Factor Mobility, Agriculture, Environment and Quantitative Studies
Edited by Miroslav N. Jovanović
Chapter 18: GATT/WTO Membership and its Effect on Trade: Where Do We Stand?
Andrew K. Rose* 1 INTRODUCTION In 2002 I began to work on the effects of the World Trade Organization (WTO) and its predecessor the General Agreement on Tariffs and Trade (GATT).1 I was interested in quantifying the effects of membership in these multilateral trade organisations on international trade. I fully expected to find a large positive effect, and was primarily interested in comparing this to the effects of other things that enhanced trade (particularly the effects of currency unions). However, I was astonished to find that a naive look at the data yielded little evidence that membership in the GATT/WTO had an effect on trade that was either economically or statistically substantive. In this chapter, I review the state of the small literature that developed around this issue, as of April 2006. This chapter is structured as follows. Section 2 reviews the author’s contribution, Sections 3–5 raise key criticisms of the author’s work: excessive pooling; fixed effects and variation across countries and time; and selection bias. Sections 6–8 issue various challenges to the critics: beyond bilateral trade flows; beyond trade flows; and what does the WTO do? Section 9 concludes. 2 WHAT I DID My initial (2004a) entrée used bilateral data to estimate the effect of membership in the GATT/WTO on trade. Since this paper has generated the most heat, it is worth explaining my methodology a little. I used a standard ‘gravity’ model of bilateral trade augmented with additional controls: ln (Tijt) 5 bD ln...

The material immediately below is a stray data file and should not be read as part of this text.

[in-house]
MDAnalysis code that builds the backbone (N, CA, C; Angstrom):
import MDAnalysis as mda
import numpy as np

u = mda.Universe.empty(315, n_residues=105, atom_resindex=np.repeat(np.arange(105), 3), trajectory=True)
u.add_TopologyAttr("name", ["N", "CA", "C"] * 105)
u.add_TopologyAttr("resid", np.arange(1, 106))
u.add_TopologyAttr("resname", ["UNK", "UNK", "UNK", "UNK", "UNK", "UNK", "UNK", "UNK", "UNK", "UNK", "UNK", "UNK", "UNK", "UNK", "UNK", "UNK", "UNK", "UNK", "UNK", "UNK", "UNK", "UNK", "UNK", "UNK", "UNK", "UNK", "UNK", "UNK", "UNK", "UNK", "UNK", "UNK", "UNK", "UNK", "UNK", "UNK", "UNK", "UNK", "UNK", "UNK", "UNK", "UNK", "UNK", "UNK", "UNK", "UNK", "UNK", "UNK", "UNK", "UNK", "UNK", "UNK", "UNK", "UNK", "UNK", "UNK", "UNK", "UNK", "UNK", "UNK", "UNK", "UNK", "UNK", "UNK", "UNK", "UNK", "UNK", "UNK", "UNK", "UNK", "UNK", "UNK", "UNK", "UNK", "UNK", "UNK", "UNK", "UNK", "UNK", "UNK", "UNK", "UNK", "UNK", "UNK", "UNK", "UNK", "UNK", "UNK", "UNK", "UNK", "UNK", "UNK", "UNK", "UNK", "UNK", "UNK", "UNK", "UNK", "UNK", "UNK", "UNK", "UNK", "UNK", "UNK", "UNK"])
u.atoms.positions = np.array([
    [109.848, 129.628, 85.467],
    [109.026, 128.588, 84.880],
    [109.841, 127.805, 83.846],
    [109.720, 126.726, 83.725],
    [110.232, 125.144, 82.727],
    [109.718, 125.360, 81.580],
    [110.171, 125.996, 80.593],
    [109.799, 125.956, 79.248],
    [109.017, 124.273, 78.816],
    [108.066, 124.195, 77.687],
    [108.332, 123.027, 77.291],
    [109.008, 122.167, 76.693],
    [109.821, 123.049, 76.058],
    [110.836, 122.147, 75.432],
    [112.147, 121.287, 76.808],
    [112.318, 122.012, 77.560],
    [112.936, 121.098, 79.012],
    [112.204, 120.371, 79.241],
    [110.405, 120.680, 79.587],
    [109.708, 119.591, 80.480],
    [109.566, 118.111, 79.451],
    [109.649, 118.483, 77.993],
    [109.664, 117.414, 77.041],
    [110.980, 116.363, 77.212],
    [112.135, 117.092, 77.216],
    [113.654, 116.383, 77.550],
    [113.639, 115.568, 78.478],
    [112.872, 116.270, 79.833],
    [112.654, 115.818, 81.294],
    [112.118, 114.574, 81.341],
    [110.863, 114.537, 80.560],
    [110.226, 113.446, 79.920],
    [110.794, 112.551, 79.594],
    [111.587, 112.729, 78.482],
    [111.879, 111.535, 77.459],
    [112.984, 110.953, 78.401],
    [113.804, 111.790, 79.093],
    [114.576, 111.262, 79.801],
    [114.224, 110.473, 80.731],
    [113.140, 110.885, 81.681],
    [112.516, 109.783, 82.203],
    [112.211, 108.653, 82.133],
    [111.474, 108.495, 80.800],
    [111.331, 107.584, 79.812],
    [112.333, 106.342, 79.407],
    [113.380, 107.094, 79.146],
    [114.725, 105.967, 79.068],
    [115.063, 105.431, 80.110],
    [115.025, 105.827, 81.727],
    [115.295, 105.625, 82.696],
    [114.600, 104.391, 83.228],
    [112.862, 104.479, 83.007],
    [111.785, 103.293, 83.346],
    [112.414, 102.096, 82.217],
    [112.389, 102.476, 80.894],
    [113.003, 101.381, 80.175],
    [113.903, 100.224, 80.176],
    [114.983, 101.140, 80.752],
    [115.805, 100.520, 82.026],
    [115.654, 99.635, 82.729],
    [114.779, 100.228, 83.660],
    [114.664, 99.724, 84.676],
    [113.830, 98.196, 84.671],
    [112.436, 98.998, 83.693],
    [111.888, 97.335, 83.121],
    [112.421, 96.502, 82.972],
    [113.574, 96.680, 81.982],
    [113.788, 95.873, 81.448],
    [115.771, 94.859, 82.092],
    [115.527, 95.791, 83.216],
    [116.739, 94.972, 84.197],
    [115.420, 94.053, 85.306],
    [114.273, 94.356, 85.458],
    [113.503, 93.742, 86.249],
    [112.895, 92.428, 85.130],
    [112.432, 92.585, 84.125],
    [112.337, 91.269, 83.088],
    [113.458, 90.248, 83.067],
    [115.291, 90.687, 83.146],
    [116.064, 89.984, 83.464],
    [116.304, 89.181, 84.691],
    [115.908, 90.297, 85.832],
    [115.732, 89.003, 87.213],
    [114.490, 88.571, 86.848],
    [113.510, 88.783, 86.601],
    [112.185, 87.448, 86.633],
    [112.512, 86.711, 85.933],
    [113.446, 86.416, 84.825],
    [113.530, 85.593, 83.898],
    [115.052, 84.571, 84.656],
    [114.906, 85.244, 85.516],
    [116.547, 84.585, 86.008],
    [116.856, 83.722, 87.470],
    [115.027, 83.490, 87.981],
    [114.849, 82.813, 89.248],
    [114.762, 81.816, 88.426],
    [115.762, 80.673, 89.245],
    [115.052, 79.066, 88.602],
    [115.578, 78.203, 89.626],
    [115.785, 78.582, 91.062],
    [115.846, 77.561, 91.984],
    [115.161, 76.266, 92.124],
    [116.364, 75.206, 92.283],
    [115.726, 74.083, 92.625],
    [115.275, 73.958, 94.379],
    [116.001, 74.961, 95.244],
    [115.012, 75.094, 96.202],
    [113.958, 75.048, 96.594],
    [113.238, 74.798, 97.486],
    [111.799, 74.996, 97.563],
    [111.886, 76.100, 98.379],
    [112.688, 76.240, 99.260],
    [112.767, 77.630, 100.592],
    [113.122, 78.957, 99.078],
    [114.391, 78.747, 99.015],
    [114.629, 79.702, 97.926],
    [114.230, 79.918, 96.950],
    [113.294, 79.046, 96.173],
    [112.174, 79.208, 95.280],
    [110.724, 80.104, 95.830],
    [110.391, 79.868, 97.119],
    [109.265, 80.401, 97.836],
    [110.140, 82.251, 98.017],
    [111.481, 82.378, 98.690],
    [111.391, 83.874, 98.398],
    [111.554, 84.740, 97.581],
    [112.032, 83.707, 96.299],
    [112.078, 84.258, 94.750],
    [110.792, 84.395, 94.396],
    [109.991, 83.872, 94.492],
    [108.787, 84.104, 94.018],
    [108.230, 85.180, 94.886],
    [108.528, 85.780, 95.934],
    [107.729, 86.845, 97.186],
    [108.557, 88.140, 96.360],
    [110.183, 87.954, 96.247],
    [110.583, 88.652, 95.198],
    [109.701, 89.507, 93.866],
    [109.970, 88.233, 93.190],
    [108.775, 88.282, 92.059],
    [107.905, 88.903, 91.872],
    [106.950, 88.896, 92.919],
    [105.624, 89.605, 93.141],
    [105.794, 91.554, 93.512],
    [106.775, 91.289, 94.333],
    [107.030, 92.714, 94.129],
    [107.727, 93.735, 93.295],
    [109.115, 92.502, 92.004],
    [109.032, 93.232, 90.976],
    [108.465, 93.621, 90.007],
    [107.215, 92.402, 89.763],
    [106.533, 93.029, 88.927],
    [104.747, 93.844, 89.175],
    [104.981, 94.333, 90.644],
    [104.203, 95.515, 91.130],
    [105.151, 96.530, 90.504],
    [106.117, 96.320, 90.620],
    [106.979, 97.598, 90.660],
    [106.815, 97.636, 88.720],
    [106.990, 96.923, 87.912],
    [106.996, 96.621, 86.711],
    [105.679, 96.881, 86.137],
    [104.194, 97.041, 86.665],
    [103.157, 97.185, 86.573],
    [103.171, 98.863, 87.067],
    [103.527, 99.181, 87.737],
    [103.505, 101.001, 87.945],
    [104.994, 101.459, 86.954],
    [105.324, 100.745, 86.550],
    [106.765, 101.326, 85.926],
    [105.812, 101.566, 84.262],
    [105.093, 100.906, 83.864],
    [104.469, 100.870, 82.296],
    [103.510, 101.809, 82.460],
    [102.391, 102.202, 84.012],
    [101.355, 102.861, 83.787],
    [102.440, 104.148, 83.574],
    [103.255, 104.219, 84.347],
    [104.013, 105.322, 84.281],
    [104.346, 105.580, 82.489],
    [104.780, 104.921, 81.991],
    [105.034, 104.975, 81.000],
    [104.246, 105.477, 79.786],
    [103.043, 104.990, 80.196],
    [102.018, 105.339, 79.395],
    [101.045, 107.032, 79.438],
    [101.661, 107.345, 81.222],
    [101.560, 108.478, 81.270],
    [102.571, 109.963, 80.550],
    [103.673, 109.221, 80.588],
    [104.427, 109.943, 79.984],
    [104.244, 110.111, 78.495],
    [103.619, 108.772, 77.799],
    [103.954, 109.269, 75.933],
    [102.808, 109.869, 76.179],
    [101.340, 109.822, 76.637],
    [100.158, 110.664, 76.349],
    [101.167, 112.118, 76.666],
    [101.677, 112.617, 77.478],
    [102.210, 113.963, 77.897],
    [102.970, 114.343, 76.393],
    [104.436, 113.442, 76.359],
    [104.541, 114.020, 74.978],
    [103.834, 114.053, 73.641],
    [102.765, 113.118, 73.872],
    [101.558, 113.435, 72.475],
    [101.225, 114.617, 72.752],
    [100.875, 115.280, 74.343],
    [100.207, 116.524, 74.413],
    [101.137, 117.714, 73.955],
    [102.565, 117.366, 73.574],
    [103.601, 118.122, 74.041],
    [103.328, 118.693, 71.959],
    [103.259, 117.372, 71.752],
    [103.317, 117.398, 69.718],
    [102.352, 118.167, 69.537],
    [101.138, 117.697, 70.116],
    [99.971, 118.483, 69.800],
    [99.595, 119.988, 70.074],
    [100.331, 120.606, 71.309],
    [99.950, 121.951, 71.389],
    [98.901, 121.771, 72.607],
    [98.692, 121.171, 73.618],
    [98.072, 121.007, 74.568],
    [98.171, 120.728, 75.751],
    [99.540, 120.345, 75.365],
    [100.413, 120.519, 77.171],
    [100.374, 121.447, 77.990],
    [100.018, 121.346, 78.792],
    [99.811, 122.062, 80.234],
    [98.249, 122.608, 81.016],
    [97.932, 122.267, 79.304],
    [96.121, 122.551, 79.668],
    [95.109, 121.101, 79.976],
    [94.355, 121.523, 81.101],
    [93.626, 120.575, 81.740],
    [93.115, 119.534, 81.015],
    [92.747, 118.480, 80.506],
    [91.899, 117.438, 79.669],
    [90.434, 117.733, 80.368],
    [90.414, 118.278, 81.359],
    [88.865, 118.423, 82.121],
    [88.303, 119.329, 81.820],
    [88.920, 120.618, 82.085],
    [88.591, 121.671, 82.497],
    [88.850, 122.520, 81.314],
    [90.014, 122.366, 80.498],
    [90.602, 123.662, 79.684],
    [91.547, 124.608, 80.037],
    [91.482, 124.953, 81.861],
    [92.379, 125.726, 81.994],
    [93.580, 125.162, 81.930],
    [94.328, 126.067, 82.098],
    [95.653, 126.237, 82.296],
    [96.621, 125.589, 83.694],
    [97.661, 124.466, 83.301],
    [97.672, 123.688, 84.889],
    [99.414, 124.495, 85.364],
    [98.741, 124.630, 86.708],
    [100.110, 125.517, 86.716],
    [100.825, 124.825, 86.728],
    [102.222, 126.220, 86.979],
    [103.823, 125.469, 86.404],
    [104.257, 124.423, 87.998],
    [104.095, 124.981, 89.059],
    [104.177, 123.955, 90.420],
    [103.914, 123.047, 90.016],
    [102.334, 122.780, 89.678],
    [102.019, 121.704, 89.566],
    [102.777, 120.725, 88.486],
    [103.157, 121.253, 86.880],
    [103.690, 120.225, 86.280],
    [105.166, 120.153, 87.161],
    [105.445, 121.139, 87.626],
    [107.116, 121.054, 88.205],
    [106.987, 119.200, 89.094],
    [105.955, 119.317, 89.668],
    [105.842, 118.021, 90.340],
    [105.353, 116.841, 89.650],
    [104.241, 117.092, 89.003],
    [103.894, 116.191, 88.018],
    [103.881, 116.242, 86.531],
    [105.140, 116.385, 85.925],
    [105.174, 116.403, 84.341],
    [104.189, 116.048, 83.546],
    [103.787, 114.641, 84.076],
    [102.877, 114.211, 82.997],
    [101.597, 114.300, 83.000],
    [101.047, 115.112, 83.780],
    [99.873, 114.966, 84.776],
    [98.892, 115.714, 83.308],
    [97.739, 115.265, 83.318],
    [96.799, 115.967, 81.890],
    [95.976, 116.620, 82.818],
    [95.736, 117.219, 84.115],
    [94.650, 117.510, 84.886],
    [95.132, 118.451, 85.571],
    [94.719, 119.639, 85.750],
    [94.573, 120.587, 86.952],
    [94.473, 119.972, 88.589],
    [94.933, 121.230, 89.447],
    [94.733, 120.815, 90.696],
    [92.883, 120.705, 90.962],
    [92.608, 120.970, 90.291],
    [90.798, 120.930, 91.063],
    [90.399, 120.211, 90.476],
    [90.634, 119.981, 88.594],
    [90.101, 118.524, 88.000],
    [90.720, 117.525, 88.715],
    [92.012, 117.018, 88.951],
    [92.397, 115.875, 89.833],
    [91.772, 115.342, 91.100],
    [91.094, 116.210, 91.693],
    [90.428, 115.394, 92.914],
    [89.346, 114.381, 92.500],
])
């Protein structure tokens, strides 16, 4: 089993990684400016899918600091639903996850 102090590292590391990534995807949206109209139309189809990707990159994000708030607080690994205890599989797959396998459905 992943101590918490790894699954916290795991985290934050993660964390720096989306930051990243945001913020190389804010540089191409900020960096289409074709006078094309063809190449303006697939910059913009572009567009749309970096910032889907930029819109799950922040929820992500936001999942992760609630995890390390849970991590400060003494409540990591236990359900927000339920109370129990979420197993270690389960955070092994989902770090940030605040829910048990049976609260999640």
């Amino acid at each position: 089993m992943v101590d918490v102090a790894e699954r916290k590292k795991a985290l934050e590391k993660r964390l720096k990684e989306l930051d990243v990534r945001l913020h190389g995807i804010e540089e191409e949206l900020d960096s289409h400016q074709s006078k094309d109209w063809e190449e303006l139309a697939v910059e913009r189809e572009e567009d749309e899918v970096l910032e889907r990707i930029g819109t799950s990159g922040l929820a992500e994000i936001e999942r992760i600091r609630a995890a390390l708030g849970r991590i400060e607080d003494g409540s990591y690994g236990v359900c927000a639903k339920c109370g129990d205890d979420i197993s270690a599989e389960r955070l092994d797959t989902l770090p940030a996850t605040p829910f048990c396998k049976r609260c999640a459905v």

You are not authenticated to view the full text of this chapter or article.